Saturday, July 14, 2012

Filey, 1st - 14th July 2012

The lull is almost over, signs of migration are a daily (if still modest) blessing, and while there haven't been any scarcities or surprises, a trickle of early migrant waders and seabirds (and even a few passerines) have kept up the interest.


Most observations have come from the vantage point(s) overlooking the bay, as the monitoring work continues. Hence, species that habitually move on more open flightlines are generally that little too far out, like shearwaters for example; but with Manxies beginning to move, the last few days have nevertheless provided single figures heading north, with a maximum of four on the 13th.

Ducks have included Velvet Scoters and Wigeon (two north of each, 13th) and Red-breasted Mergansers (2nd and 6th), as well as omnipresent Eiders (a handful) and Common Scoters (up to 90 on 6th). Curlews and Whimbrels have been an almost daily feature, with the latter outnumbering the former, and peaking at 14 on 11th and 12 on 12th; otherwise, small numbers of Redshank and a couple of dozen Oystercatchers are the daily norm.

Impressive numbers of auks have been on the move, including peaks of over 200 Puffins on 11th and 13th; Sandwich Terns usually made double figures (with 38 on 13th), and the odd Red-throated Diver, Great Crested Grebe and Bonxie have put in appearances. Occasional Siskins and, increasingly, Yellow Wagtails are also moving.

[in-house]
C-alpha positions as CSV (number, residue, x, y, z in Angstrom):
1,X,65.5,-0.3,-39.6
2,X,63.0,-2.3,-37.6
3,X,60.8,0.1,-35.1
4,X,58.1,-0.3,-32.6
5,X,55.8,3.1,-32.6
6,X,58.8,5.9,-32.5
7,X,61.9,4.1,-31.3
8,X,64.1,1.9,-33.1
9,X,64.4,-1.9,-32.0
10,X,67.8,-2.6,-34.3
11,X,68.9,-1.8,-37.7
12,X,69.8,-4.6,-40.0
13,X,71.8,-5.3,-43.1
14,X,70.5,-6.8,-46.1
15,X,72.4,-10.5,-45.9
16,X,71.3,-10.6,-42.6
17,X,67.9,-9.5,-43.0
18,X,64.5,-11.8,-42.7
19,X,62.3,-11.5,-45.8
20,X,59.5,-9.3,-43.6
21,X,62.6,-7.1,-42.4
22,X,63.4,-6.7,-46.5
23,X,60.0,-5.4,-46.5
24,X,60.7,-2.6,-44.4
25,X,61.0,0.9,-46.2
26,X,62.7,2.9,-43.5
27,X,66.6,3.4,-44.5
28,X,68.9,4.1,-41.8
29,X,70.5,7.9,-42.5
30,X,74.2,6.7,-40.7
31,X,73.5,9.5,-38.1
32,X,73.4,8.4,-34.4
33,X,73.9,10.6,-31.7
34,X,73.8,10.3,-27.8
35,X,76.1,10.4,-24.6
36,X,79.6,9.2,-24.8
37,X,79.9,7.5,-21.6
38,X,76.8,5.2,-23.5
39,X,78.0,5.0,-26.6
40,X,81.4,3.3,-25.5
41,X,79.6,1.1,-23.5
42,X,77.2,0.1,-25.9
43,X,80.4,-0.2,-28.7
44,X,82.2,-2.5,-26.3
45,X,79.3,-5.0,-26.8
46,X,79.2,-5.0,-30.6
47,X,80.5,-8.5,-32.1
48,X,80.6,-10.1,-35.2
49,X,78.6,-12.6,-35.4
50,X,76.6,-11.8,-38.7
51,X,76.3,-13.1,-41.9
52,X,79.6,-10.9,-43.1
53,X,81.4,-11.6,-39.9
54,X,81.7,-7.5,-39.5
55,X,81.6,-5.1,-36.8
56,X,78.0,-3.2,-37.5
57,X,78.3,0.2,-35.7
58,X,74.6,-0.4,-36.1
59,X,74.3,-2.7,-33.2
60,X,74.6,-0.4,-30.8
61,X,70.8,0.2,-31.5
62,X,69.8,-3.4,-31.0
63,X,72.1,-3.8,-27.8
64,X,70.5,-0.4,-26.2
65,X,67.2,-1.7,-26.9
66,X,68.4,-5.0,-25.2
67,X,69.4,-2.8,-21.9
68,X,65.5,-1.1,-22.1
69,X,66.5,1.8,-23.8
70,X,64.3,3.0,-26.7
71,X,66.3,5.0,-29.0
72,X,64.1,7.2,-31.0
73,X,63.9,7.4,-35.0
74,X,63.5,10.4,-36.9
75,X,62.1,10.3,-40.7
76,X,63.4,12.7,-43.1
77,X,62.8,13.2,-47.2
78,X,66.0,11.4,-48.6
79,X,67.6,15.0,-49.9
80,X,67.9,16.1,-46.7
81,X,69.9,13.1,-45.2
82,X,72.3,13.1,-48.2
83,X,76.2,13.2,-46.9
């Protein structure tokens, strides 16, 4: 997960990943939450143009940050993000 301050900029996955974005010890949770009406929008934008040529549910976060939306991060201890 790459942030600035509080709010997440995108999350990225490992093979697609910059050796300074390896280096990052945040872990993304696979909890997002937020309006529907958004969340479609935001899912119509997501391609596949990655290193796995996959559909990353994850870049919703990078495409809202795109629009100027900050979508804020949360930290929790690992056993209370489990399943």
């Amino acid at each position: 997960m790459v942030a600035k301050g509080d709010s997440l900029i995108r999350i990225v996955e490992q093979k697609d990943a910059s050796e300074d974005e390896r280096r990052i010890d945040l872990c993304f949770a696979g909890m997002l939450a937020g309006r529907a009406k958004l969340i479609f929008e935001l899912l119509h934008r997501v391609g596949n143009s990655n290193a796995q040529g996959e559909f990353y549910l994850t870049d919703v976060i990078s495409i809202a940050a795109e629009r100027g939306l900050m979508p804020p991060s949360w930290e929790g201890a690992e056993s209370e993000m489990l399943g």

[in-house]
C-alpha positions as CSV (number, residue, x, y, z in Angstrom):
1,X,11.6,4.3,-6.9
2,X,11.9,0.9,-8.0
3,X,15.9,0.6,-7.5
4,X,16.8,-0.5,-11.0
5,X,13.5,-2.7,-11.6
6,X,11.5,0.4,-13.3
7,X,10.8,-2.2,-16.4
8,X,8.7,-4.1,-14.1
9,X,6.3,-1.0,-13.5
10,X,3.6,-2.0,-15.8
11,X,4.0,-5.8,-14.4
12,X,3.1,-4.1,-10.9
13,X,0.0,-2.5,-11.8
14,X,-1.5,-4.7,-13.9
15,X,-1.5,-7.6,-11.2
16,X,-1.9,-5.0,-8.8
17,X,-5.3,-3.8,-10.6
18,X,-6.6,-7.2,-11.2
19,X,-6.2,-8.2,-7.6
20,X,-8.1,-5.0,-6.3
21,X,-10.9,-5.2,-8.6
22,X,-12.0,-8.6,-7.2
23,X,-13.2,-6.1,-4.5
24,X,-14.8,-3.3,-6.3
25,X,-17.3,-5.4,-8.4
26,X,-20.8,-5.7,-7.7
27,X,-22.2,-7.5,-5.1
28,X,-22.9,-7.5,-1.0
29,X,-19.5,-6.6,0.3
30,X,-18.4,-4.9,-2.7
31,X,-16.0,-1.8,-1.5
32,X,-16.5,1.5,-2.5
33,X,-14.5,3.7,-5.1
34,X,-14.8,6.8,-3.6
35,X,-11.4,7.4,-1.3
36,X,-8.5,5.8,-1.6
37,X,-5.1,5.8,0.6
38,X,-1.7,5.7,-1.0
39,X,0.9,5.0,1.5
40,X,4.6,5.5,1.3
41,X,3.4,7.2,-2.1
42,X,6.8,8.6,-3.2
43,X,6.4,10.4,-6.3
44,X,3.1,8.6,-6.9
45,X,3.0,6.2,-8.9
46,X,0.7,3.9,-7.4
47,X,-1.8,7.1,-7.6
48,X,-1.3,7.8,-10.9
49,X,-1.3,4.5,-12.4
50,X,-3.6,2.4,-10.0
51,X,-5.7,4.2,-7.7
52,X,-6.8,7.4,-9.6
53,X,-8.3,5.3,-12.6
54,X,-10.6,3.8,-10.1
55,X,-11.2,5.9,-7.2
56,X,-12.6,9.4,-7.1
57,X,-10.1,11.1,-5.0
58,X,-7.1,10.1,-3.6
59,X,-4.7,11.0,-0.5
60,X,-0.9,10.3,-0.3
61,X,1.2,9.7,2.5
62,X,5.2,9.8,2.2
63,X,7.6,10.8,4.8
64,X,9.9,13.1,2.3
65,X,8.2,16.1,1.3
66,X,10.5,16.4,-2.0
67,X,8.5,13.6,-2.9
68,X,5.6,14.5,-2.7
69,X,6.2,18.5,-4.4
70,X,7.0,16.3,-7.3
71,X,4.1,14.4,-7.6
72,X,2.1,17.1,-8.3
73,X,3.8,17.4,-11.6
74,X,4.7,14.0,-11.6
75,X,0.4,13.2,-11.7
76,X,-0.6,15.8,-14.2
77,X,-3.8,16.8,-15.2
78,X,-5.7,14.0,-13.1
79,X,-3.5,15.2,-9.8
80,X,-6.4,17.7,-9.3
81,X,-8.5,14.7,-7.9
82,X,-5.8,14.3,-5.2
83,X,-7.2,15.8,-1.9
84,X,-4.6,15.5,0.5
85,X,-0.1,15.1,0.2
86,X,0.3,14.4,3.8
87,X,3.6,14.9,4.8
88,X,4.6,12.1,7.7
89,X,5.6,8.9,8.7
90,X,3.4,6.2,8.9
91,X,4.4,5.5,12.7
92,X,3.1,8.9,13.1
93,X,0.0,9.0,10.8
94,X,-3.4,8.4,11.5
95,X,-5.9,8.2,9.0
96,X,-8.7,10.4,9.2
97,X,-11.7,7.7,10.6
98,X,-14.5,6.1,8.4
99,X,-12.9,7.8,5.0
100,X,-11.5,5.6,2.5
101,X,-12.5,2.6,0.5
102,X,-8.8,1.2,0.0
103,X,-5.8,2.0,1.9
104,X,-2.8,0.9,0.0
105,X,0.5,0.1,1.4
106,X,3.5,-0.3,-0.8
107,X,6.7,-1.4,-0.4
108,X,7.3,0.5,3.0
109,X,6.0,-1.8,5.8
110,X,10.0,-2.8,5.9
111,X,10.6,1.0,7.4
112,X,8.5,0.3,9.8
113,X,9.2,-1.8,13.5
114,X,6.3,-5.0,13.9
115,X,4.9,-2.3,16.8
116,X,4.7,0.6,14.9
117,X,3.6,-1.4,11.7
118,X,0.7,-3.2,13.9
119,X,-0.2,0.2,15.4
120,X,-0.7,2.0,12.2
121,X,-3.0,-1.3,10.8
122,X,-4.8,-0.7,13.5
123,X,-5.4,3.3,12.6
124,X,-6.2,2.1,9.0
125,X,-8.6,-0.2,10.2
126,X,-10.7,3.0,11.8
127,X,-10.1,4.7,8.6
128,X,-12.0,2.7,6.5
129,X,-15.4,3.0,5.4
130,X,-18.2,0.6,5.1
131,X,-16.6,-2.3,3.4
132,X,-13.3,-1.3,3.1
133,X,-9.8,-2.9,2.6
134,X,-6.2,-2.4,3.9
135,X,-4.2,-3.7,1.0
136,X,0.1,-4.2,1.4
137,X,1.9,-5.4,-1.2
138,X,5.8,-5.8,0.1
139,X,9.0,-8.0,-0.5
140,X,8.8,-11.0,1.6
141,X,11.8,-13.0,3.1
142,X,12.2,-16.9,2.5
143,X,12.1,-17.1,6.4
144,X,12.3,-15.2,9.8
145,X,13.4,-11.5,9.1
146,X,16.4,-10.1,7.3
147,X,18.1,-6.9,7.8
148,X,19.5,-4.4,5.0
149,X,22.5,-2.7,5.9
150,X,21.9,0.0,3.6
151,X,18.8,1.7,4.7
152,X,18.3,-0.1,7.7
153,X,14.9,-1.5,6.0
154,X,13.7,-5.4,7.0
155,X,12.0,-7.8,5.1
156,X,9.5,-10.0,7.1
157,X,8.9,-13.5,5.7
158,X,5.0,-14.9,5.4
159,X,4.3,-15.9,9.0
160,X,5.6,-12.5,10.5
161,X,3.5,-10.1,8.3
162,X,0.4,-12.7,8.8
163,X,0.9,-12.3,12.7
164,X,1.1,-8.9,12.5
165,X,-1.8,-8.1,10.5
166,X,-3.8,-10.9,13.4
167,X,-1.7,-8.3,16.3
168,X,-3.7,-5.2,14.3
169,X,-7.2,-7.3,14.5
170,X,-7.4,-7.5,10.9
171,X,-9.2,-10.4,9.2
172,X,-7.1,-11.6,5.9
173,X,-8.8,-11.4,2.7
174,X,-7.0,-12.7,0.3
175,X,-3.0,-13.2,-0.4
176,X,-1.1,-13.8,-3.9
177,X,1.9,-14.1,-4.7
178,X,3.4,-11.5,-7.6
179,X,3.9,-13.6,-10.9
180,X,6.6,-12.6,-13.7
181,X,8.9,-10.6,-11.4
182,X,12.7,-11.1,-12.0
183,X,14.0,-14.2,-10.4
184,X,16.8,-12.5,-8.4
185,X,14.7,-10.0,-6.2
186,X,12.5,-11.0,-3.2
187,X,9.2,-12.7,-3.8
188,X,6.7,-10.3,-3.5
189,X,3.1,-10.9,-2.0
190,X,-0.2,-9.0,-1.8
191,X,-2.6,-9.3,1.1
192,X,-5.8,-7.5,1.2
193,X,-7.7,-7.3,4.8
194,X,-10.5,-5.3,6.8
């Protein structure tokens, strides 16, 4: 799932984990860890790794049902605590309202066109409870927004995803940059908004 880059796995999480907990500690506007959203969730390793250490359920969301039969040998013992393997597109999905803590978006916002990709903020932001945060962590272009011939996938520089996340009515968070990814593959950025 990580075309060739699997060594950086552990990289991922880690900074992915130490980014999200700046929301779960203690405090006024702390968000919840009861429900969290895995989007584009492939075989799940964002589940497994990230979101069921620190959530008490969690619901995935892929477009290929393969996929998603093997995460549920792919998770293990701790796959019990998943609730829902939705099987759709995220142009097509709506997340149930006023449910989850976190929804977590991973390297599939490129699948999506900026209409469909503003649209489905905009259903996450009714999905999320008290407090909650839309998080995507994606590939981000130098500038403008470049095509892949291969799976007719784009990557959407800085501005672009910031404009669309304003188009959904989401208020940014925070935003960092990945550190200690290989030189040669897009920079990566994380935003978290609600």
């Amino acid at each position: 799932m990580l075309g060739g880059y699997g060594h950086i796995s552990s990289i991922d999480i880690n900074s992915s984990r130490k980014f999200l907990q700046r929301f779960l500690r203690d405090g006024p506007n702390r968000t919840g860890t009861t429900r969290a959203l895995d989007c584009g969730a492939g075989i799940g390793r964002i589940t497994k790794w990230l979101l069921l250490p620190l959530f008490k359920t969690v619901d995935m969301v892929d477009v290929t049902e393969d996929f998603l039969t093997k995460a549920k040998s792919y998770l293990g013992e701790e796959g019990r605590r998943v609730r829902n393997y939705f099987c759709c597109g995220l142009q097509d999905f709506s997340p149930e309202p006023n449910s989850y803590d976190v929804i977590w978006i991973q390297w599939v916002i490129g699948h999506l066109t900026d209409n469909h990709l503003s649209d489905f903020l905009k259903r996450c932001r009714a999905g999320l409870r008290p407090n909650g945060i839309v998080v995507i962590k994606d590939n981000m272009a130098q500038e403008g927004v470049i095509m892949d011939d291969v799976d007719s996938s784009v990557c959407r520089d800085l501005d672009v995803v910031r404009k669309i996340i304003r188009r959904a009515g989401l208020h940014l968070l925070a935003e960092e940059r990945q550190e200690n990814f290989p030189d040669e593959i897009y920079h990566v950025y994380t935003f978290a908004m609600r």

I finally got the chance to sea-watch from the hide today (14th), and while it was a quiet one - 12 Manxies and a pale morph Arctic Skua being the highlights - it was a pleasure to get my eye in and begin the learning / re-learning curve before autumn sea passage really kicks in over the coming weeks.

With the extraordinarily wet conditions persisting, quality freshwater wader habitat is effectively non-existent; thus, it's all about salt water presently, and hopefully opportunities to sea-watch off the Brigg between days overlooking the bay will provide....

(Photos - Common Blues, Narrow-bordered Five-spot Burnets and Latticed Heath)